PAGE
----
Tuesday, January 23, 2018

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Newspaper article spurs action in need for photo of long-fallen Chippewa Falls officer

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    Police Officer Don Spike died in 1950 after being struck by a car while directing traffic. He is the only Chippewa Falls officer to die in the line of duty.

    Contributed photo

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    Spike is buried in Hope Cemetery in Chippewa Falls. In recent years, members of the Chippewa Falls Police Department have recognized his sacrifice during National Police Week. His name on his headstone is listed as George Donald Spike; in other records, he is referred to as Donald George Spike.

    Contributed photo

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    Eau Claire native Mark Olson shared an undated photo of the late Don Spike, the only Chippewa Falls police officer ever killed in the line of duty. Spike, pictured with his wife, Stella, right, and her sister Myrtle, died in 1950 after being struck by a car while directing traffic.

    Contributed photo

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Sometimes, it all just comes down to being in the right place at the right time.

Gerald Olson opened the Leader-Telegram on Sunday to an article about forest fires near Boise, Idaho, and his great-niece Victoria Olson noticed a column about late Chippewa Falls police Officer Don Spike and the search by police Sgt. Deb Brettingen for a photo of him.

“The name and the circumstances of his death rang a familiar note, so she pointed me to the article,” said Mark Olson (Gerald Olson’s nephew) of Anchorage, Alaska, who had returned to his native Eau Claire with his wife, Terri, and daughter, Victoria, for a niece’s wedding. “Sure enough, earlier in the week, we had been discussing ancestry and some photos I had of deceased ancestors who I had not known, and Don Spike was one of those subjects.”

“I think I can help with Sgt. Brettingen’s search for a photo of Donald Spike …” Olson said in an email sent Monday.

The 43-year-old Spike is the Chippewa Falls department’s only officer killed in the line of duty. Trying to put together a memorial for the department’s lobby, Brettingen had been trying to hunt down a photo of the fallen officer. Exhausting all leads, she approached the newspaper in hopes someone seeing a story might have what she had been searching for.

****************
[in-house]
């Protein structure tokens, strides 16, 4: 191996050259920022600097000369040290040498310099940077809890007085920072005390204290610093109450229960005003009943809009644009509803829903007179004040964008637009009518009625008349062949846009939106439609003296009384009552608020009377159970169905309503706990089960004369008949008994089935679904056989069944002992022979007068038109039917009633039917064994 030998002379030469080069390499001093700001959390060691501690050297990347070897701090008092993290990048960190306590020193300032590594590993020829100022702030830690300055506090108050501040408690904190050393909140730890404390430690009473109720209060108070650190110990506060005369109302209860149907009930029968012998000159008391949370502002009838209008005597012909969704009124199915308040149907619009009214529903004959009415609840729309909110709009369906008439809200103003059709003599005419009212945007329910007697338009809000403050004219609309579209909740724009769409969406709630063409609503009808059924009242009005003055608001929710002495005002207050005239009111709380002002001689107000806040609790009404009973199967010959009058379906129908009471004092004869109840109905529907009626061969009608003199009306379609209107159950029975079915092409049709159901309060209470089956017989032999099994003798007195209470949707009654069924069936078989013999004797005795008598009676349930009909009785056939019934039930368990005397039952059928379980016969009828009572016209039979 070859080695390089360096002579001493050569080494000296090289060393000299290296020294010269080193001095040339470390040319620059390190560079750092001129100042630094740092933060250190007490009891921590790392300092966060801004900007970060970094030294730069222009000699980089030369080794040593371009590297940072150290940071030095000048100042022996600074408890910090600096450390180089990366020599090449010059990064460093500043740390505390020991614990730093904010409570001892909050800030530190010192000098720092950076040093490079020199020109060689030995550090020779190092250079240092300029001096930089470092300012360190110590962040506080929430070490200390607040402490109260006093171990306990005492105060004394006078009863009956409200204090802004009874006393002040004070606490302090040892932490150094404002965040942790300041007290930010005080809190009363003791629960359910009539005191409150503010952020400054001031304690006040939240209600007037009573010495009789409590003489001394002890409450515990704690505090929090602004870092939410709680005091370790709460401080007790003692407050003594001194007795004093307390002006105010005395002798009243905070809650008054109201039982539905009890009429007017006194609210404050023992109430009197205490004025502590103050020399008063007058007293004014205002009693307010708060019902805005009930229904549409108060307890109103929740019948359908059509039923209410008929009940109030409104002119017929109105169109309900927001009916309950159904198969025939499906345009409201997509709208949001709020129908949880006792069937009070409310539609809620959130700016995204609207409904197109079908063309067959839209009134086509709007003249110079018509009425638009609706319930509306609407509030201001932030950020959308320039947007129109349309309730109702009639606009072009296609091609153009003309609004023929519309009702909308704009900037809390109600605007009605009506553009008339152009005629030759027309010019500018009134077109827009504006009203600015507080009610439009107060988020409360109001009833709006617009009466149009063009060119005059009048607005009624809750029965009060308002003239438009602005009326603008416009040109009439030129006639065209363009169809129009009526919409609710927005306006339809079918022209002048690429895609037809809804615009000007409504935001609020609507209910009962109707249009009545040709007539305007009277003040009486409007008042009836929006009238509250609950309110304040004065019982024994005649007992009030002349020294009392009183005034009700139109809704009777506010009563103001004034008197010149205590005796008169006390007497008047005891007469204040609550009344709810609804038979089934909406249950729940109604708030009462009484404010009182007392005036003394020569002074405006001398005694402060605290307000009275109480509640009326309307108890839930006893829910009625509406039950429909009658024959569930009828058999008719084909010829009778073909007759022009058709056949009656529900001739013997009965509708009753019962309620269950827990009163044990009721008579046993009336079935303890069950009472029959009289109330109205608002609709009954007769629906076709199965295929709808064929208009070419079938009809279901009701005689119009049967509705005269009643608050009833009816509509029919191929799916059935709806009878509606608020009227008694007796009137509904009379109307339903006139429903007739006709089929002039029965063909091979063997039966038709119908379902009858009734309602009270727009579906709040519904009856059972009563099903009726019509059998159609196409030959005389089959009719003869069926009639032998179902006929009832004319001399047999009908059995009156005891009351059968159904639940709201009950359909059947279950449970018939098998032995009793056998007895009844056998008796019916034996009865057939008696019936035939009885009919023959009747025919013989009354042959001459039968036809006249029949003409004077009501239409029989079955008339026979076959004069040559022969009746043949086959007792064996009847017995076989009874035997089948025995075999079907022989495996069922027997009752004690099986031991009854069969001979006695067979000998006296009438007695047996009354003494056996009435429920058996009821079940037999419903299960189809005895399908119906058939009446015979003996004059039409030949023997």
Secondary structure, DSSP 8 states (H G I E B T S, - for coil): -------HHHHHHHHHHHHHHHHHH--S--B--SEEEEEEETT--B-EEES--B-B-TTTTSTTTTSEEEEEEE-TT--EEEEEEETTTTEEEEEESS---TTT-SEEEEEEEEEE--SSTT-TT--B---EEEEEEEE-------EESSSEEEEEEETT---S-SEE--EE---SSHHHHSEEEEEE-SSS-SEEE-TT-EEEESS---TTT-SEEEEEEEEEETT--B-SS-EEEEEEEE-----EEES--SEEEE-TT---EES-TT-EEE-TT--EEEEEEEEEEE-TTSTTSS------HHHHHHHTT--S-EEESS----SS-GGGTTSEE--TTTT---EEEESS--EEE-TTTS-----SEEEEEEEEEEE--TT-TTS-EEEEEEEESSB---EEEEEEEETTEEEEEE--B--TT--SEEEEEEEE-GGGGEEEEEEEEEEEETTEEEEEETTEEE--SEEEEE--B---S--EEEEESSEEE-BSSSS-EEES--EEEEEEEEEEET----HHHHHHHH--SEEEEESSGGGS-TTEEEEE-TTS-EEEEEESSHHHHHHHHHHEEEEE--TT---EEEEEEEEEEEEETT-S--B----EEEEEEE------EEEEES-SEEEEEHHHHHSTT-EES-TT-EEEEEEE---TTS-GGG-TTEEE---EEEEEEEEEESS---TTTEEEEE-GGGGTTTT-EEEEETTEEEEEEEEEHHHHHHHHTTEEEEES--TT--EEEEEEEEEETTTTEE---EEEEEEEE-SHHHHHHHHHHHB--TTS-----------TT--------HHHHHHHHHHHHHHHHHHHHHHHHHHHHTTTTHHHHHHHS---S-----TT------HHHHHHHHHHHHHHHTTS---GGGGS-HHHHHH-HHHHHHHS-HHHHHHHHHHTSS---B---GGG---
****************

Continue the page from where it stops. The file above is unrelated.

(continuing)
When she learned Monday that Mark Olson did, she was ecstatic.

“This is absolutely amazing,” she said. “It was meant to happen.”

But the story got even better Tuesday. Alerted to the Leader-Telegram column by her husband, Michael, Barbara Murphy of Chippewa Falls called her older sister Shirley Morgan in El Paso, Texas, to ask if she had any photos of “Uncle Don.”

Spike and his wife, Stella, were Shirley Morgan’s godparents (Shirley Morgan’s and Barbara Murphy’s mother, Agnes, was Stella Spike’s sister), and the couple often “stole her away” for weekend visits, Morgan said. When Stella died, Agnes wanted Morgan to have old photos and other items.

 “I was the closest thing they had to having a child,” Morgan said.

About 15 minutes after Murphy’s call to her sister, her phone rang, and Morgan told her she had found a photo of their uncle in his police uniform, along with his badge.

“It was such a shock when he died,” said Morgan, who was a sophomore in high school when Spike was killed on Sept. 29, 1950. 

How he fell

The evening of his death, Spike was directing traffic on Jefferson Avenue after the end of the Chippewa Falls-Rice Lake football game at the fairgrounds, and he was struck by a car. The driver, Arthur Stilson of Eau Claire, told police he didn’t see Spike until an instant before his car struck the officer. Witnesses said the pavement was wet and vision was difficult.

Spike died at St. Joseph’s Hospital. Following testimony, a coroner’s jury returned a verdict finding Spike’s death to be accidental.

“Hundreds and hundreds and hundreds of people came” to pay their respects, recalled Morgan, noting his memorial book was full. “He was well-liked and loved.”

Describing her uncle as a big kid, Morgan said “he loved to play with you and tease you.”

Even though almost 70 years have passed, she hasn’t forgotten Spike. “He was like a second dad to me,” Morgan said. “I loved him, and we were all just so upset to lose him.”

Mark Olson’s father, the late John Olson, had spent a lot of time on family genealogy, and after his death, the younger Olson inherited all his dad’s family tree files. After his mother, Joyce, passed away in June, Olson decided to enter the genealogy information into an online service, along with old photos and documents.

The late Stella Spike, who later remarried, was John and Gerald Olson’s aunt. During Mark Olson’s trip to Eau Claire, he had a photo of Don Spike with him, and earlier in the week, he had acquired two others from a cousin. When he returned to Alaska, Olson, a military veteran like Spike, discovered a few more.

Both Olson and Morgan were willing to share their photos with Brettingen, ending her quest for a picture of the fallen officer she wants no one to forget.

“I think it’s a wonderful thing that they want to honor him,” Morgan said.

Contact; 715-830-5838, christena.obrien@ecpc.com, @CTOBrien on Twitter

ON THE WEB: Sunday’s newspaper column about Don Spike: tinyurl.com/​y7vj98w5


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